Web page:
Ink Sweets cakes are anything but cookie-cutter. We sat down with the talented designer to learn more about her unconventional take on wedding cakes.
Sugar Rush: Macarons, Doughnuts and More for Your Wedding Desserts
As a mess-free bite of something sweet, macarons never fail. Patrick’s Bakery & Café makes the perfect macaron rendition, crispy on the outside but soft on the inside, and available in pistachio, raspberry, lemon and chocolate. For weddings, most clients opt for the miniature version, which may be part of a larger selection of desserts at a sweets table or incorporated into place settings when guests arrive. Even better? They can double as a party favor.
Dessert Shooters (above)
The flavors for the three-bite dessert shooters from Cocoa & Fig will win over the crowd, from chocoholics to fruit fanatics. Shown here are Key lime, dark chocolate, strawberry cream and lemon meringue—but that’s a mere shortlist; options go on and on, from tiramisu to Southern banana pudding to very berry shortcake. Shooters are usually served in conjunction with other small desserts like cupcakes, cake lollies and macarons, with a small wedding cake as a focal point for the table, if desired. They present beautifully whether butler-passed or on footed cake stands as a centerpiece, and can easily be made gluten free.
S’mores Bar (above)
Gateaux Inc. debuted their s’mores bar at a farm wedding with a late-night bonfire. The casual classic is elevated by touches like wrought-iron skewers, inlaid cutting boards, mason jars and refined ingredients like homemade strawberry marshmallows, white-chocolate almond bark and waffle kuchen (shown here, assembled), plus extra-dark chocolate squares, homemade peanut butter swirl marshmallows and ginger snap cookies. Add the possibilities of toasted coconut marshmallows, dulce de leche, chocolate-covered graham crackers, mint-filled chocolate thins—you get the idea. S’mores are often served later in the evening as a late-night snack, and become part of the entertainment itself.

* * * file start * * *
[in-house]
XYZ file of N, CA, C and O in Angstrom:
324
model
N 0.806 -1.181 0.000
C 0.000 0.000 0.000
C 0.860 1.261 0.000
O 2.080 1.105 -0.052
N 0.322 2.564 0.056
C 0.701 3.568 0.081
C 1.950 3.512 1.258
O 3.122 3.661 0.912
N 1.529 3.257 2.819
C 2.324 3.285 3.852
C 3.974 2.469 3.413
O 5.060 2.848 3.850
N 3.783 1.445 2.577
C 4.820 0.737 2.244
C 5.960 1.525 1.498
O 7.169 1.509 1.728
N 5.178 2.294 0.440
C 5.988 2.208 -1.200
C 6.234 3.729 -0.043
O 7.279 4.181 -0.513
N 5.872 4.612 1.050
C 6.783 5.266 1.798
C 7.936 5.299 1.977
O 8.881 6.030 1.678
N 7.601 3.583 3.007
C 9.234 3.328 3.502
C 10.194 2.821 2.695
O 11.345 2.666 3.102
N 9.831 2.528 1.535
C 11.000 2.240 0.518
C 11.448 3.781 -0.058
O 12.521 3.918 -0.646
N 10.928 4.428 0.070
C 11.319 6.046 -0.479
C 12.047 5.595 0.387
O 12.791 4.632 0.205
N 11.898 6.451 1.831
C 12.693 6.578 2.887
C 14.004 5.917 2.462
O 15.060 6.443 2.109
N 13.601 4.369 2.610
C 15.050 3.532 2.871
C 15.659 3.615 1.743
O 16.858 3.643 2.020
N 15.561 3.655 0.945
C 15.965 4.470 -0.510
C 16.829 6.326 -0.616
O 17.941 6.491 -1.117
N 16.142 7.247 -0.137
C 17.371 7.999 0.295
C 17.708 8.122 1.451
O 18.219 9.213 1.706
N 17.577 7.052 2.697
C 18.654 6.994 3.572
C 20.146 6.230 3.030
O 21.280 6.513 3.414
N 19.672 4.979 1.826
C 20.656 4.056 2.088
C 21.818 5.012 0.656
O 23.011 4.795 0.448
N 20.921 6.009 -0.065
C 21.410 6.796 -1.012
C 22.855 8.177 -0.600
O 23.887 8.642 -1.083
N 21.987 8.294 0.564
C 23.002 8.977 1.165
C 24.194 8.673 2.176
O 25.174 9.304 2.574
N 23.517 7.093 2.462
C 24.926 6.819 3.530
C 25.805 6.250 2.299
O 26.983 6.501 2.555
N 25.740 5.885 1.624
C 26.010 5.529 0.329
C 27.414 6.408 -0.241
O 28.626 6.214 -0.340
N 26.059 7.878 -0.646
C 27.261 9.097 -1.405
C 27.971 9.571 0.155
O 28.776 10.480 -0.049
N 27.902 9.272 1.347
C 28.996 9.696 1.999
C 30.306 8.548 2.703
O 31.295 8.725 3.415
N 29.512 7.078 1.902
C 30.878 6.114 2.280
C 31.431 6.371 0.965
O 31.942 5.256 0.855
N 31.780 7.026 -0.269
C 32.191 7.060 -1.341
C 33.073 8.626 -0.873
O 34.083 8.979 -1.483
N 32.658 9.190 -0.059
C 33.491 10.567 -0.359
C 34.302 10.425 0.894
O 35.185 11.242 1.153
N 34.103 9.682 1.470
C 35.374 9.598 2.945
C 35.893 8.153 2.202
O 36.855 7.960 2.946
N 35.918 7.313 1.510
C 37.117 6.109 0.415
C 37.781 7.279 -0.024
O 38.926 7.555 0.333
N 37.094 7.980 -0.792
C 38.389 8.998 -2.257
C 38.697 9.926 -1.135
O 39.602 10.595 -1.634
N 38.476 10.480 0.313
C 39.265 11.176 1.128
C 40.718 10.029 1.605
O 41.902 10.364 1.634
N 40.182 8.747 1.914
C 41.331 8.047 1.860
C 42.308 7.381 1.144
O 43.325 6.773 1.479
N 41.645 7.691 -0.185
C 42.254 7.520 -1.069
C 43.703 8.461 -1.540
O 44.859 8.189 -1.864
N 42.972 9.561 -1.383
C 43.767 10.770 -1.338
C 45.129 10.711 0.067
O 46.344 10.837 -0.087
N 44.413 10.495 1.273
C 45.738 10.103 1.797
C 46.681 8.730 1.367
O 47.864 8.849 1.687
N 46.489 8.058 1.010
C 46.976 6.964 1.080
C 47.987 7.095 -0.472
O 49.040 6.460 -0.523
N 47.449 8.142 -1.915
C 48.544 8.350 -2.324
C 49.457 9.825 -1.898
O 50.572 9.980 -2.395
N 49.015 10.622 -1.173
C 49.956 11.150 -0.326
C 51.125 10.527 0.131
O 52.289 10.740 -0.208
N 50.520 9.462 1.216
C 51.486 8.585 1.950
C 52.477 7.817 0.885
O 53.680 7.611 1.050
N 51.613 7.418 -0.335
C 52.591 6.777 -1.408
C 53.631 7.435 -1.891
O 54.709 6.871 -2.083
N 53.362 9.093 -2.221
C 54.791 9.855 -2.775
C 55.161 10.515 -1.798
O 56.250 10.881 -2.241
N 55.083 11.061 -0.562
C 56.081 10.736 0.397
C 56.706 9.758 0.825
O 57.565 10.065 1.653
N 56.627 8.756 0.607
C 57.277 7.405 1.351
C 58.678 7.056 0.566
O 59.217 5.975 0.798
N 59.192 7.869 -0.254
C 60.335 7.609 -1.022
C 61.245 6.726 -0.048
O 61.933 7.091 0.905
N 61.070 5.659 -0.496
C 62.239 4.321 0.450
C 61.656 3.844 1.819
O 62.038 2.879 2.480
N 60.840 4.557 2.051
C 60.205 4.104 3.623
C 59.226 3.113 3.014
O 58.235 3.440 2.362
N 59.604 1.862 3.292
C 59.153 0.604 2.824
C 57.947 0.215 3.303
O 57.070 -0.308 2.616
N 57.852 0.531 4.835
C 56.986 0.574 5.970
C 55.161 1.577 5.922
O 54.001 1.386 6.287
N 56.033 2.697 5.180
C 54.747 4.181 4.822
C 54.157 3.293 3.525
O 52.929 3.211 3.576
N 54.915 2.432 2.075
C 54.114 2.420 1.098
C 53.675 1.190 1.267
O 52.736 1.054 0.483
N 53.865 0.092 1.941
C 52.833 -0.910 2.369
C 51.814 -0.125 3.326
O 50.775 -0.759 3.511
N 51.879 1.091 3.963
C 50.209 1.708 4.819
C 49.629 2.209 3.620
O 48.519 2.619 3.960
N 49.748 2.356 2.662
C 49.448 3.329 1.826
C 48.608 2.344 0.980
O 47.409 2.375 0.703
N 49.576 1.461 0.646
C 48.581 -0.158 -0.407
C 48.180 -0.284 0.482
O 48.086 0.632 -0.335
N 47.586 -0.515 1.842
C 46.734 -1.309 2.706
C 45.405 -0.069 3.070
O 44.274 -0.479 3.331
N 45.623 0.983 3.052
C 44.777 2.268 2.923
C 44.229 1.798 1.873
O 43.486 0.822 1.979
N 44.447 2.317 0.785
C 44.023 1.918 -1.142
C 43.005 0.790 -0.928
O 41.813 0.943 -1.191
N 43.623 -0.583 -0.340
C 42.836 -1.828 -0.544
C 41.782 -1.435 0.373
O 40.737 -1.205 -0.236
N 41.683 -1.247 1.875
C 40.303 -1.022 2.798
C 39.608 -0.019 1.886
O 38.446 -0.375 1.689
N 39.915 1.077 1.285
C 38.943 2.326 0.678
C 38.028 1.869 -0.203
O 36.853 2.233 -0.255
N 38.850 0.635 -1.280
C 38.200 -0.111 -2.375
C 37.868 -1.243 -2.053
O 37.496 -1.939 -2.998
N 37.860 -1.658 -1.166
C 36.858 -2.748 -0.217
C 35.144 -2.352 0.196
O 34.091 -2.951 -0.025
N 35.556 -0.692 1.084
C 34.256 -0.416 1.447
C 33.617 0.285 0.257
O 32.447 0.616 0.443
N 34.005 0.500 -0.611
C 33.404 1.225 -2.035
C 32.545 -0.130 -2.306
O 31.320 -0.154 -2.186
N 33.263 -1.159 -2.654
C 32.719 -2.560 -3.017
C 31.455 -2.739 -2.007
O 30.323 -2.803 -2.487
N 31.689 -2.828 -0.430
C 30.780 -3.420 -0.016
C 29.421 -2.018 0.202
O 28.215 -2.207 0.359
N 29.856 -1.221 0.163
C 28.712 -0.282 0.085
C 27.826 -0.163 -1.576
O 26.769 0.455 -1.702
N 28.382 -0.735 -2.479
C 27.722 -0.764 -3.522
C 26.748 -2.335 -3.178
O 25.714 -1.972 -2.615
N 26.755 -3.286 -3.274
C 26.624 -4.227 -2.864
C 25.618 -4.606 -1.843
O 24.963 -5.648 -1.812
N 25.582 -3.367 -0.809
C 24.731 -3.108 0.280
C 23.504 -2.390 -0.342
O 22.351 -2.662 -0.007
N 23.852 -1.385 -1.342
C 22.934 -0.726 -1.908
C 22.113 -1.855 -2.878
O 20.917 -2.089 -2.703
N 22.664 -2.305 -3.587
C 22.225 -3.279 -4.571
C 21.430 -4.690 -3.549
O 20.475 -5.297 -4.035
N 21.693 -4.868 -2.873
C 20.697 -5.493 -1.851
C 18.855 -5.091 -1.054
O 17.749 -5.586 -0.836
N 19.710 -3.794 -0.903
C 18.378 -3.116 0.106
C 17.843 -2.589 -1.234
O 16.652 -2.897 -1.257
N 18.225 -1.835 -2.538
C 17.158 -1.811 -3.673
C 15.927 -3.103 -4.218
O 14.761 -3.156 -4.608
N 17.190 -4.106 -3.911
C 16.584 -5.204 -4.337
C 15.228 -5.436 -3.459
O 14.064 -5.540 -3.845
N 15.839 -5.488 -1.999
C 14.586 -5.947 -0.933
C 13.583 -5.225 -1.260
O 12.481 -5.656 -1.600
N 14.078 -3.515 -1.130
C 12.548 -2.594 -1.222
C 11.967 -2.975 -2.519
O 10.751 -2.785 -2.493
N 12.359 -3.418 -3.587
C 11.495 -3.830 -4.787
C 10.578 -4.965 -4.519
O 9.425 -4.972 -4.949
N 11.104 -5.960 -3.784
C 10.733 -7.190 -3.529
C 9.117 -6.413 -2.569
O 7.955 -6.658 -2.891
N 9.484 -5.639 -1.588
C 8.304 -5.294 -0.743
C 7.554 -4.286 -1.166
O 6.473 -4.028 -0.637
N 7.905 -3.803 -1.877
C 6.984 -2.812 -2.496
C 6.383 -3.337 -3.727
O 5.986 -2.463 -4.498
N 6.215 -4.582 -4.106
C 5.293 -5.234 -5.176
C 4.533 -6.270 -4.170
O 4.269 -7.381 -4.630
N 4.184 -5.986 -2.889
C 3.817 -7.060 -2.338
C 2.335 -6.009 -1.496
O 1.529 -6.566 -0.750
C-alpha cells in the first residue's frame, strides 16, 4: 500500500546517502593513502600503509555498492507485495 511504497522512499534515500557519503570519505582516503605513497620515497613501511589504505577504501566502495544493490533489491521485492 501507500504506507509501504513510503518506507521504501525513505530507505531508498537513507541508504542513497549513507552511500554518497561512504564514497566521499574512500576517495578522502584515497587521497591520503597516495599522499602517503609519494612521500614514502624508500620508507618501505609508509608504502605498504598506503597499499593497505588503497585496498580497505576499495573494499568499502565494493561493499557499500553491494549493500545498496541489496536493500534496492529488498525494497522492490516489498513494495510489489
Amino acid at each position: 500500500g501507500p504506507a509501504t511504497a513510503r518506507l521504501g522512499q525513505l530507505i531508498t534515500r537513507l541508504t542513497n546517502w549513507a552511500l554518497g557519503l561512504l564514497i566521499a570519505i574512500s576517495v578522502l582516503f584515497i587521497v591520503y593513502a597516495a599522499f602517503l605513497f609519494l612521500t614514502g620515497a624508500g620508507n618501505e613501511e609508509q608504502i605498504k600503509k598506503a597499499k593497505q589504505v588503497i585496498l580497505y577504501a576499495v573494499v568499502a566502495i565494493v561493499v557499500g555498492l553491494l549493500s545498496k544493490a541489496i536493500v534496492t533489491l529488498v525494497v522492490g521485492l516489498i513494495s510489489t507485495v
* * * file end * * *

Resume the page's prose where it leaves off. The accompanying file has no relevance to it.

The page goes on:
There’s nothing that can’t be dressed up to fit in at the ultimate black-tie affair. Mojo Monkey Donuts is extending the doughnut craze to weddings, with opulent flavors like the rosehip Bismarck, filled with rosehip curd and topped with dark-chocolate buttercream and rose petals dusted with sugar. Combined with simple frosted cake doughnuts (shown here with pink-colored icing and vanilla icing with roasted pistachios), a doughnut spread can offer enough cakey goodness to forgo the traditional cake altogether. The custom options are nearly infinite, with tiered stands and ceramic plates, and they can be tied into wedding theme colors using icing, fruit, sugar, jimmies and buttercreams.
Walking into Patisserie 46 is like entering a Parisian bakery; for weddings, the bakery creates individual tarts to add an ultra-European feel to your festivities. Flavors vary by season, but staples such as lemon with lemon cream and lime dust, or raspberry with vanilla pastry cream and fresh raspberries are always available. Petite gateaux round out the list of options, including a blackberry version filled with layers of white-chocolate mousse, pistachio and blackberry gelée. Usually served in lieu of a wedding cake, the petite desserts are often part of a sweets table, but can be served plated.
Sugar Cookies (above)
Easy to pluck from a dessert table, sugar cookies, like these from A Piece of Cake, can be a perfect custom-designed wedding favor. Boasting a bit of nostalgia, they can be cut into a variety of shapes to represent the couple, from bride and groom silhouettes and wedding cakes to poodles, sports cars and shoes. Abstract designs and patterns add elegance, especially frosted in colors that match your reception. Cookies are mostly used as favors, but they may also be placed on a dessert buffet in addition to the wedding cake.